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Ed Mintz Dies: CinemaScore Founder & Pioneer In Moviegoing Polling Was 83

Ed Mintz, the founder of the motion picture industry’s tried-and-true audience polling service CinemaScore, died February 6. He was 83.

Known for its mathematical “Coca-Cola” algorithm developed by Mintz, CinemaScore has been prized by studios and exhibitors since its inception in the early 1980s as a domestic box office barometer for movies when it comes to its opening-night audience grades. Pre-pandemic, an A+ CinemaScore meant a movie could leg out to a 4.8x multiple off its U.S./Canada box office opening; a B+ meant a 3.2x multiple to final domestic gross; C+ and D+ 2.4x; and an F 2.2x.

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CinemaScore continues to be operated by Mintz’s two sons, Harold and Ricky Mintz.

Mintz, a math wizard since his teenage years when he penned a book about square roots, The Mintz Method, sparked to the idea for CinemaScore in his late 30s in 1978. Mintz and his wife, along with another couple, went to see the Robert Moore-directed, Neil Simon-penned The Cheap Detective, starring Peter Falk, Ann-Margaret and Eileen Brennan. As a Simon fan, Mintz was looking forward to the movie, having read an over-the-moon review for it. After spending money on a babysitter, dinner and tickets for the evening, Mintz left disappointed and thought the movie was horrible.

Mintz felt the critic led him astray, and that’s when he had an epiphany: Why should one or two critics form an opinion on a movie when it would be better to hear from 500 Neil Simon fans who saw the movie? In Mintz’s mind, that crowd would provide a better opinion to other fans on whether a title like Cheap Detective was worth their money. And with this, CinemaScore was born.

Soon after, while in temple for the high-holiday Jewish services, a pledge card was handed to Mintz. The pledge card had perforations on the amounts to donate; no pens or pencils were needed. This gave Mintz the idea for CinemaScore’s infamous audience polling ballot. He also developed and tweaked the “super sauce” algorithm still used today, and it has become one of Hollywood’s iconic sources on a movie’s overall success.

“When social media started providing nearly infinite and often conflicting information about audiences’ responses to the opening of a film, Ed managed to craft a tool that synthesized the data into a singular score that was invaluable in charting the course for the future of a movie’s campaign,” former Paramount Pictures Vice Chairman Rob Moore tells Deadline.

While Mintz drove from CinemaScore headquarters in Las Vegas to pound on Hollywood studio doors, signing them to audience-service contracts, it wasn’t unusual for distribution executives to stay up late with Mintz on a pic’s opening night, debating or embracing its CinemaScore grade. However, the grades, just like the ticket sales, never lied.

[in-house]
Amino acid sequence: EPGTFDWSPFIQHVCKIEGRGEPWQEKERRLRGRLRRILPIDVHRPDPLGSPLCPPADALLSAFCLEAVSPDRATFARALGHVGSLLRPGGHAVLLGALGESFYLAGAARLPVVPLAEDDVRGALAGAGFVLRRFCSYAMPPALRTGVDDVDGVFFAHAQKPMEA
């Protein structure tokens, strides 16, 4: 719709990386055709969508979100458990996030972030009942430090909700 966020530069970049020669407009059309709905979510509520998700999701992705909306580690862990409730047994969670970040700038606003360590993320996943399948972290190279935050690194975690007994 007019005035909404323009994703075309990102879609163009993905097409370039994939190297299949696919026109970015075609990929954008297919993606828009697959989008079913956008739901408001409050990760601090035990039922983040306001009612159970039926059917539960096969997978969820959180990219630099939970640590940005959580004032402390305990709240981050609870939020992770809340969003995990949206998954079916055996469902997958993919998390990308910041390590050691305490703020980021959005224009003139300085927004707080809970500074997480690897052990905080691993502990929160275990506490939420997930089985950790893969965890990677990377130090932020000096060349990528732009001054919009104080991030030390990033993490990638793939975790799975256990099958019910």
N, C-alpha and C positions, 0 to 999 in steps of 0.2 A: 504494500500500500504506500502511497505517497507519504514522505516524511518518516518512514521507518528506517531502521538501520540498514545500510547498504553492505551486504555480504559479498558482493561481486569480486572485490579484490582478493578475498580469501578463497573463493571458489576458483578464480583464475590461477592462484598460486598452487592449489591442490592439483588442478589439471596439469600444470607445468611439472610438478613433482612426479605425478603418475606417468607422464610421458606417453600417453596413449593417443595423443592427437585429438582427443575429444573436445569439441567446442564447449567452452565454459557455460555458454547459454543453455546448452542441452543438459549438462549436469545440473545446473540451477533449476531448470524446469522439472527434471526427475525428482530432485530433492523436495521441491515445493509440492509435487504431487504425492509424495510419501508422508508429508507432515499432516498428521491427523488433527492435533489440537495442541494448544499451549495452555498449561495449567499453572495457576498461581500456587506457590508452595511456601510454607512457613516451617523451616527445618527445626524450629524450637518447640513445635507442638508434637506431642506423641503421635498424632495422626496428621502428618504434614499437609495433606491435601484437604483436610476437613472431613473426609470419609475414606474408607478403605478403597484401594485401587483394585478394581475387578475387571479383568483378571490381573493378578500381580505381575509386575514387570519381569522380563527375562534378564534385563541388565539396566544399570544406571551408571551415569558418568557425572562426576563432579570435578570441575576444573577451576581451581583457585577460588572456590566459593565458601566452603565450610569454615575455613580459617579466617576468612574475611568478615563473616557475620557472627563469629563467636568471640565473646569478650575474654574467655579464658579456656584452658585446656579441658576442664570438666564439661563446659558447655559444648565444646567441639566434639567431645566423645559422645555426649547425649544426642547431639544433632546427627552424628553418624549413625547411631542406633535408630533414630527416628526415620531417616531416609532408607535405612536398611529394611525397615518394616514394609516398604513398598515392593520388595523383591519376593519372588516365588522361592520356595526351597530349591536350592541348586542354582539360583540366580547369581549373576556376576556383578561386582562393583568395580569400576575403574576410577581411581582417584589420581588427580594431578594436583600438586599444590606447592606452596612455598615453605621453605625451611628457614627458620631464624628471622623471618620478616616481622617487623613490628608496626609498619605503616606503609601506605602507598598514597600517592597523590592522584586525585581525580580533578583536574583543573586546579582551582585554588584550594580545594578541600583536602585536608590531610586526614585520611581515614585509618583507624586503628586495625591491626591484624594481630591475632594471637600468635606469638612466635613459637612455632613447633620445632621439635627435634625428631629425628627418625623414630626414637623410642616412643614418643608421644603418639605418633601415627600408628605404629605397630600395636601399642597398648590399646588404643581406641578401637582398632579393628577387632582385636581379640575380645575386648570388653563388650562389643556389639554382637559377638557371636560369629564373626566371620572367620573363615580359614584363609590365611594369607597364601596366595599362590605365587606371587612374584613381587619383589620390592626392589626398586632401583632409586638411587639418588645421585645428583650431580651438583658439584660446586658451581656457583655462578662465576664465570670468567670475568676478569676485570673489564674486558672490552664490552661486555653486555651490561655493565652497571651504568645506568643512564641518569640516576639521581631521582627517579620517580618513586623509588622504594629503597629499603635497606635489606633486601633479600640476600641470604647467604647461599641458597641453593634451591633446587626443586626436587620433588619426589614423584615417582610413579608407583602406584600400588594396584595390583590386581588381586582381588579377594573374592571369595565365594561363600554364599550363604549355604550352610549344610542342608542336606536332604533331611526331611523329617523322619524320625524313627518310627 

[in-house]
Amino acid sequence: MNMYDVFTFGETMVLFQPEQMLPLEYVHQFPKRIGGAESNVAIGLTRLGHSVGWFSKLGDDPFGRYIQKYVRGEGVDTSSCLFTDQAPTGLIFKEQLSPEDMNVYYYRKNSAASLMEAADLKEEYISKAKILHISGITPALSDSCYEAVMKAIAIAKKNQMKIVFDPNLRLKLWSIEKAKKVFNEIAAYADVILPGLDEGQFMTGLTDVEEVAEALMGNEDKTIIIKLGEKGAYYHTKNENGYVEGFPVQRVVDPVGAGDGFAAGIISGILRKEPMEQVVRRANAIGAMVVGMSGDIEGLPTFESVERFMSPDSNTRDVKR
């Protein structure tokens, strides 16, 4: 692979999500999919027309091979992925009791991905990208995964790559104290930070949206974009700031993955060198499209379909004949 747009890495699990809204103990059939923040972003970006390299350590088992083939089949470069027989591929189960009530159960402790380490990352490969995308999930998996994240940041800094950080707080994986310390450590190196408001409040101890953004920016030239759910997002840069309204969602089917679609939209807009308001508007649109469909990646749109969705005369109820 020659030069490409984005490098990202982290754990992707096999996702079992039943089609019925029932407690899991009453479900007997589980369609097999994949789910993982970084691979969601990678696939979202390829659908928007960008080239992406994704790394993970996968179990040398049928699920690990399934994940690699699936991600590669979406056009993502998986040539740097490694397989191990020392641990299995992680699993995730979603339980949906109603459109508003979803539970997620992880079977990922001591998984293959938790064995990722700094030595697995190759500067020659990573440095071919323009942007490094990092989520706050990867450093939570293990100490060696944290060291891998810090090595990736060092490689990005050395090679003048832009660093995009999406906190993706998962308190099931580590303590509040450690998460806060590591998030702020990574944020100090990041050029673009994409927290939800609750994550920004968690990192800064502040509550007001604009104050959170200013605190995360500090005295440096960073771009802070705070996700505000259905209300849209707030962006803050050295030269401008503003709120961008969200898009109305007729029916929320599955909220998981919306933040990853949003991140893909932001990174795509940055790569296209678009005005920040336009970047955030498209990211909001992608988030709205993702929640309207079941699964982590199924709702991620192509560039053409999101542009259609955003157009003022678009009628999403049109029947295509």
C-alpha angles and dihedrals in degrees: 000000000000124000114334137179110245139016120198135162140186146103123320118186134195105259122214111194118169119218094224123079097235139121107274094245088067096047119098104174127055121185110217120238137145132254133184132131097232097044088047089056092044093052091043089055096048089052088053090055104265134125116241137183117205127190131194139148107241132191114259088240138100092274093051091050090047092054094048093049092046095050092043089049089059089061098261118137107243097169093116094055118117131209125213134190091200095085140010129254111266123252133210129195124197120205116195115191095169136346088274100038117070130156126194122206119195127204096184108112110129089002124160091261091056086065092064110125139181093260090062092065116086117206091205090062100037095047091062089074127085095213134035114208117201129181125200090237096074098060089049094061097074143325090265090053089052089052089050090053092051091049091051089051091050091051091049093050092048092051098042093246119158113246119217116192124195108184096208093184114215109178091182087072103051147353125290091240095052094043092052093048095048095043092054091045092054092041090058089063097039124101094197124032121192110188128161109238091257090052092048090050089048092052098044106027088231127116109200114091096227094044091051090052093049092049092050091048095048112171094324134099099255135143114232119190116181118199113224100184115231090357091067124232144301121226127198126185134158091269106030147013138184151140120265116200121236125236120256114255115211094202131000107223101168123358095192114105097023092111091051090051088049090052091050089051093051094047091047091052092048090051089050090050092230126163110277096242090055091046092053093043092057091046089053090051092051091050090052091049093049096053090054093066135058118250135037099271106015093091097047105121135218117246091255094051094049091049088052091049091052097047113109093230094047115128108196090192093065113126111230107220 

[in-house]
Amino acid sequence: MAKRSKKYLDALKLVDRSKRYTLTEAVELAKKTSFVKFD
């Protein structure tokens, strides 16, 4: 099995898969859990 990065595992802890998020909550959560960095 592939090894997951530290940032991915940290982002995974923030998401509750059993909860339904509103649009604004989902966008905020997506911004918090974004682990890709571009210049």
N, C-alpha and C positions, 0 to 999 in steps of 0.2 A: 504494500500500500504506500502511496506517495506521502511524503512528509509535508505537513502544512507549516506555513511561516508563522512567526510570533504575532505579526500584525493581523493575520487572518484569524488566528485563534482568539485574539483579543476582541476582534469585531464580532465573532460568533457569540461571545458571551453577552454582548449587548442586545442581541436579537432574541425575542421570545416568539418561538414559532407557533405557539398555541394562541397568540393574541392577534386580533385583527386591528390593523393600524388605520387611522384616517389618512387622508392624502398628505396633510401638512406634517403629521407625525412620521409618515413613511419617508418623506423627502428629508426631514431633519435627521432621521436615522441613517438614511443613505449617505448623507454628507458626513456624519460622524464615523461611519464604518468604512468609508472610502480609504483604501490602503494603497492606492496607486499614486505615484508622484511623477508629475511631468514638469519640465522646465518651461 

“I loved contacting Ed for the CinemaScore on an opening night,” regales former Sony Global Distribution Chief Jeff Blake. “Whatever it lacked in science (I’m pretty sure way back when it was a punch card handed to audiences exiting the theater), it made up for in timeliness. If the grosses were good, you could add that ‘A’ and it gave a feeling of invulnerability. If grosses were less than expectations, the ‘A’ would give a feeling of hope. Either way, Ed was a marketing exec’s best friend on opening night.”

Giving CinemaScore its first break in the mid 1980s was AMC theatres. Mintz proved that CinemaScore could help determine which movies AMC should book in its multiplexes.

“Ed was a pioneer and visionary in this space, a true gentleman whose success with CinemaScore was well deserved,” former Warner Bros. Distribution Chief Dan Fellman says.

Proof for Mintz that he had built CinemaScore into a mega-brand came in 2018, when he met Dwayne Johnson who called him “an icon” according to family members. That made Mintz’s day.

Mintz was born on December 24, 1940. He graduated from the University of Wisconsin where he majored in math. In the 1970s, Mintz formed a company called Dentametics which heled introduce computerized billing for the dental industry.

As a computer programmer, Mintz wrote his own software to create reports that showcased CinemaScore’s results. He was a longtime practitioner of DOS long after the computer language went obsolete.

CinemaScore extended beyond moviegoer polling. Mintz created CinemaScore surveys for companies in the product-placement industry and conducted research for Anheuser Busch for nearly 25 years. CinemaScore has also been used by Las Vegas casinos when it comes to slot machine additions on the floor.

“Ed will remain A+++ in the history books,” said Warner Bros. Domestic Distribution Chief Jeff Goldstein. “He pioneered an essential global rating benchmark for the entertainment industry. RIP, our dear friend.”


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